Thanks to Acadia Center English immersion course alumnus Jean-Marc from Paris for calling our attention to this well-written portrait of Acadia Center’s hometown!
If you want to speak and understand English with confidence and communicate about business and personal topics with ease, it’s time to invest in your future and enroll in one of our intensive English courses.
“The progress is very good,” says Steve, a real estate developer from Montreal, “because you are constantly speaking during the day with the teachers or with the host families during dinner.”
“The English lessons were all fantastic,” says Milton, a telecom executive from Argentina. “In particular, I want to mention the variety in background, personality, and teaching style of each professor. This characteristic enriched the classes and made me feel engaged and interested in all the classes.”
In the 1980s, Acadia Center English immersion course teacher Maureen O’Keefe was King Hussein of Jordan’s personal tennis coach and also the first coach of the national team of Jordan. In this fascinating account published this week on the tennis.com website, Maureen explains how it all came about!
Have you always dreamed of being able to converse in English in a relaxed and confident way?
The best way to improve your fluency is to immerse yourself in the language from morning to night. Acadia Center and its dedicated, experienced teachers give you a friendly, supportive immersion environment in which you can learn the tools you need to raise your English to a higher level.
Sailing, kayaking, hiking, biking, and swimming, as well as more sedentary activities such as relaxing at an outdoor café table, are all awaiting Acadia Center’s English immersion course students in Camden, Maine, this summer.
Register now for a learning vacation with like-minded professionals who want to improve their everyday English in a total immersion environment!
You’ve heard of eco-tourism. What about talking-tourism or conversation-tourism?
The best way to learn a language is by immersing yourself in experiences that get you conversing with native speakers, so why not talk about the things that interest you most? In our premium English immersion courses, you go on daily excursions with a teacher by your side always on the lookout for opportunities to help you learn new vocabulary in a fun and memorable way.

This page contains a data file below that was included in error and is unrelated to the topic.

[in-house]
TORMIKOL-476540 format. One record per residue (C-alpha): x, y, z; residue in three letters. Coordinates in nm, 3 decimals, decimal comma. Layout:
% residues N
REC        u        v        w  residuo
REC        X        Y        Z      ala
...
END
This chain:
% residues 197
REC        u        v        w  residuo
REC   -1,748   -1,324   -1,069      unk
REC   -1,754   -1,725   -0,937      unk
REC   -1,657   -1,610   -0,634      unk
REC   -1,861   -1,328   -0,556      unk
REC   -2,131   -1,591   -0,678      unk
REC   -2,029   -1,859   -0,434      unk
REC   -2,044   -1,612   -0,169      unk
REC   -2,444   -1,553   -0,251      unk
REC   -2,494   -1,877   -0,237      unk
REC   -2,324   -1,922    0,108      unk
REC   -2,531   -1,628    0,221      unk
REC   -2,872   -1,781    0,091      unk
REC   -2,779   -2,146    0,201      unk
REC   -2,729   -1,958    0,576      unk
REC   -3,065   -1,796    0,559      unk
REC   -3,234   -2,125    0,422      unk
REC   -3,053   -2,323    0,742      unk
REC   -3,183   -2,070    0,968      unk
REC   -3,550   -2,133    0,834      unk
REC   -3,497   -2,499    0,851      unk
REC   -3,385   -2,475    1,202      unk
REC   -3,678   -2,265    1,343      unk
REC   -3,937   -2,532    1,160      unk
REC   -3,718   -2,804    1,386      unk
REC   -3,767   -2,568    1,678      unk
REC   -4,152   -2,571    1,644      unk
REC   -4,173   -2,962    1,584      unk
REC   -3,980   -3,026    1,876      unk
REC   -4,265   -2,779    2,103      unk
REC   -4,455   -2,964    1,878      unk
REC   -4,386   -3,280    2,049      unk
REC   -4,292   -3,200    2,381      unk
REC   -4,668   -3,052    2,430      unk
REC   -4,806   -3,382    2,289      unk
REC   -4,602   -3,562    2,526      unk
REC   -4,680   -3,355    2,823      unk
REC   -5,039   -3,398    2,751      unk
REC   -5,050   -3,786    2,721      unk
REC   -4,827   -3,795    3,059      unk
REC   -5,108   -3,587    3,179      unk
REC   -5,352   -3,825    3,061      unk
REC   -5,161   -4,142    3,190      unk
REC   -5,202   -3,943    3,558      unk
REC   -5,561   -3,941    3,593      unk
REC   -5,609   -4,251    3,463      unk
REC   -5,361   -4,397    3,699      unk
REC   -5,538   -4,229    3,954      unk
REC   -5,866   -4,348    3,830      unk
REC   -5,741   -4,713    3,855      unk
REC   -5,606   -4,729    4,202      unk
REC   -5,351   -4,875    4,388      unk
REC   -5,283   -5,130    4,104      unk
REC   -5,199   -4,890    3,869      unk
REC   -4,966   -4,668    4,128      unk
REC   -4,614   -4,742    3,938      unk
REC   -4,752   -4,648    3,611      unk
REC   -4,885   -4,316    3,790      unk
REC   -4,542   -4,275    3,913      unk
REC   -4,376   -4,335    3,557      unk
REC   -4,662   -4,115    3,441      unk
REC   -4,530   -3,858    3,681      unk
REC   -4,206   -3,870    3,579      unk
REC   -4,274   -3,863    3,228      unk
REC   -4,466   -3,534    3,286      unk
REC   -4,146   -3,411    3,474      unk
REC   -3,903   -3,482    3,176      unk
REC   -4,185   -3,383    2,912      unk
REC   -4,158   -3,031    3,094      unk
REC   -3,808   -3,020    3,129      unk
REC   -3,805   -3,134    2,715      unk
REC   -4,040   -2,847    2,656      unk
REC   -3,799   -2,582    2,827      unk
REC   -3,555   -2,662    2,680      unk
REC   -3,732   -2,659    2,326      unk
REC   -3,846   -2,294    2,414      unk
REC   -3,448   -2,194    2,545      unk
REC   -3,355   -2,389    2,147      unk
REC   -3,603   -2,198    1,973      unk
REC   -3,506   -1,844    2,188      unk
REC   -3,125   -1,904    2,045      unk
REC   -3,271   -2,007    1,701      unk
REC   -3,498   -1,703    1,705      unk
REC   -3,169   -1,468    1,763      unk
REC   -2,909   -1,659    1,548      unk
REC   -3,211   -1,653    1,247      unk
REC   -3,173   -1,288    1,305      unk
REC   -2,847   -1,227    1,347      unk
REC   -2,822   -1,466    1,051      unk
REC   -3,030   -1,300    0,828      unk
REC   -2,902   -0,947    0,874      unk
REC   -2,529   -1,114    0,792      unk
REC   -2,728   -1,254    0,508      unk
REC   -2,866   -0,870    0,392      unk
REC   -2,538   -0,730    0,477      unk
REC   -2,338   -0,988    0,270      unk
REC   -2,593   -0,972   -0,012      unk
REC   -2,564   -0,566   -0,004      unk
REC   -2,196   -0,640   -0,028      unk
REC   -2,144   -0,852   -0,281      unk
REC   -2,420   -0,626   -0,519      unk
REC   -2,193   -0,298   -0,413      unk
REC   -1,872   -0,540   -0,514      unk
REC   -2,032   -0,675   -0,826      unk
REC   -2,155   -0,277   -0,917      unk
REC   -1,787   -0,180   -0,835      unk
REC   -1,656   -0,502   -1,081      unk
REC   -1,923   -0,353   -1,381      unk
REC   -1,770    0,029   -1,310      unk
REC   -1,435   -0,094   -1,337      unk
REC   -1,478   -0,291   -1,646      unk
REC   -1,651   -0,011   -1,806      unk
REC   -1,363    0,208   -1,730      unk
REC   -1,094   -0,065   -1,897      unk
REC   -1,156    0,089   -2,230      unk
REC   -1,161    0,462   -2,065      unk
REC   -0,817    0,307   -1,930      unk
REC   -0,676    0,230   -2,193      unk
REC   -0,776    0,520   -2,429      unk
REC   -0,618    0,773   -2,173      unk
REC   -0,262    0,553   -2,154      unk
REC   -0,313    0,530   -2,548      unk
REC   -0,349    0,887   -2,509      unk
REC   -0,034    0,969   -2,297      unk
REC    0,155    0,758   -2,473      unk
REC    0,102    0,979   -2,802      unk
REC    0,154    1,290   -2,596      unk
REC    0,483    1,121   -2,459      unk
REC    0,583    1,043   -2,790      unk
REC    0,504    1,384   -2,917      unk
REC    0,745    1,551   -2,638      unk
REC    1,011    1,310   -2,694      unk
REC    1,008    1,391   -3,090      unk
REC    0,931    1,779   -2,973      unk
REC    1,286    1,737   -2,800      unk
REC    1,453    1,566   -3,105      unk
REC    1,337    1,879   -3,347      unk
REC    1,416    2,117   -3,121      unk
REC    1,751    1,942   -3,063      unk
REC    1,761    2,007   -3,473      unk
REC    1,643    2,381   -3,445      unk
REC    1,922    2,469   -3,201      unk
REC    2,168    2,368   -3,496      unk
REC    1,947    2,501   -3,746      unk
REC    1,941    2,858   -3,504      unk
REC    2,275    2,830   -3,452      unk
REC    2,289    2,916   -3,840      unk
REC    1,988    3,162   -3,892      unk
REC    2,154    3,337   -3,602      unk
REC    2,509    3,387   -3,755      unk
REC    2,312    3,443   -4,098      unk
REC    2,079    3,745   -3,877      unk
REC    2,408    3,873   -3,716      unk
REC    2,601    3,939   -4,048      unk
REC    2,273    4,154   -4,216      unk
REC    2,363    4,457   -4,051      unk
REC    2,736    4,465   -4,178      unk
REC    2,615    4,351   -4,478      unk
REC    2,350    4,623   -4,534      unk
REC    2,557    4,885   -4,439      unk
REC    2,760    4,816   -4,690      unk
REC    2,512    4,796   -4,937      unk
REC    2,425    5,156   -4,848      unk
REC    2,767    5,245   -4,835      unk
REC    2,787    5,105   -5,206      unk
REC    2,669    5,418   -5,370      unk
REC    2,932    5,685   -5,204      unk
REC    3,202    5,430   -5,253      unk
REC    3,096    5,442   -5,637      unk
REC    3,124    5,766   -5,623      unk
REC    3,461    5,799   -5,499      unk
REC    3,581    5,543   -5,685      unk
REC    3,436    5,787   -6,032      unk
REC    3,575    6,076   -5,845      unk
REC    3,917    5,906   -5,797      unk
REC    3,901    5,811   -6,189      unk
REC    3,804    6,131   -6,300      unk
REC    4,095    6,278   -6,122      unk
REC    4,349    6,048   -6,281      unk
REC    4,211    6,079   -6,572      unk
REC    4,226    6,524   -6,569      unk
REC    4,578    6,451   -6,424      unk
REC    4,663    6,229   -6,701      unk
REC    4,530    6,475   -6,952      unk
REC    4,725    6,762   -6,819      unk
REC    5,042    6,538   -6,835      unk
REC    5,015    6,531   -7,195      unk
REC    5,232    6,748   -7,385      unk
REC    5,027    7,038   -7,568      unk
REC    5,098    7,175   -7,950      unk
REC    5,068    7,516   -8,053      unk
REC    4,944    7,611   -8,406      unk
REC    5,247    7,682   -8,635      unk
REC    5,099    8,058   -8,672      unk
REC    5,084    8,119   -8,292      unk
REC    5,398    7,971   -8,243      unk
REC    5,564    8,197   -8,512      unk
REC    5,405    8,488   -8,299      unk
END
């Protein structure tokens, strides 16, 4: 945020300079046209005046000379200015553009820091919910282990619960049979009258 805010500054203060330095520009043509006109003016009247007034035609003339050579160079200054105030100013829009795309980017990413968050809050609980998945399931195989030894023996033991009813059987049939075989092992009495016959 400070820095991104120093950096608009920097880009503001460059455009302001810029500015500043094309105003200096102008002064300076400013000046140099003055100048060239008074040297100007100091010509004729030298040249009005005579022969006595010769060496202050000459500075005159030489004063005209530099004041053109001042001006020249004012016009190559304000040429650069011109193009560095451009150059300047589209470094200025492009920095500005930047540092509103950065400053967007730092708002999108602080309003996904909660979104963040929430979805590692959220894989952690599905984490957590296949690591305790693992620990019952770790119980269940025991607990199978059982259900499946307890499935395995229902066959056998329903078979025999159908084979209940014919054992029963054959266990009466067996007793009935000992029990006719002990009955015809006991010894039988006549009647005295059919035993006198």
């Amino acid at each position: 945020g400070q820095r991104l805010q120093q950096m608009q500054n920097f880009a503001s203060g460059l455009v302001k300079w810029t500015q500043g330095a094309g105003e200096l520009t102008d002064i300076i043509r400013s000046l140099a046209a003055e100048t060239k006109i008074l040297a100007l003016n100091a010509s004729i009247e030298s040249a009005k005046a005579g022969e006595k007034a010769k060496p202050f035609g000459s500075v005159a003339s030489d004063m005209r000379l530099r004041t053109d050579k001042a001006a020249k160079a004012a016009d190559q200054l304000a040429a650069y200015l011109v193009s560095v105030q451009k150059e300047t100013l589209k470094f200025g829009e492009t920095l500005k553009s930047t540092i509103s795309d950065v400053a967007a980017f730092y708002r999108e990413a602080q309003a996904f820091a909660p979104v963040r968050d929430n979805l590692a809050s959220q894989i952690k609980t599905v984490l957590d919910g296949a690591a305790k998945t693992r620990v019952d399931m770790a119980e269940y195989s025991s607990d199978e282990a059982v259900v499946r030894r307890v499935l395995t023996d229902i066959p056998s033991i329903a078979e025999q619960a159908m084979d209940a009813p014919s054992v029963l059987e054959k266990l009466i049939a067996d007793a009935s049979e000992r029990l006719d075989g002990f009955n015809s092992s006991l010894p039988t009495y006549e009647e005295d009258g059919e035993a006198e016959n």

An executive from the Czech Republic, for instance, was eager to meet other professional pilots, so in an afternoon excursion to the dynamic Owls Head Transportation Museum, he got the chance to chat with a local pilot who has flown many of the antique biplanes at the museum.
Nature and conservation is the passion of another student of ours, an executive from Barcelona, and the excursions designed for him included a tour of a woodland management project with a local forester and otter and owl tracking in a nearby nature preserve with a local ecologist and wildlife expert.
Hands-on learning, a rich visual and experiential context for vocabulary, all while visiting the many cultural and natural treasures of Maine!
When you take an English immersion course, you have a great opportunity to expand your vocabulary in English. But how do you make the new words stick in your long-term memory, so that you remember them not just tomorrow, but next week, next month, next year?
Here are 5 tips for making new words part of your permanent English vocabulary:
Be hungry for new words
Learn actively, rather than passively. Learning vocabulary from a list is boring and ineffective. Instead, when someone uses a word in conversation that is new for you, ask her/him to explain it to you. Repeat it aloud a few times and ask for feedback on your pronunciation. Ask how to spell it and write it down in a notebook. When you see a new word in your reading, copy it in your notebook, along with a short definition and the context in which you found the word.
Keep to the target language
Translating the new word into your native language might help you get a quick understanding of a new word, at least in a general sense, but it actually makes it more difficult to remember the meaning of the new word the next time you hear it or see it, which after all is the main point.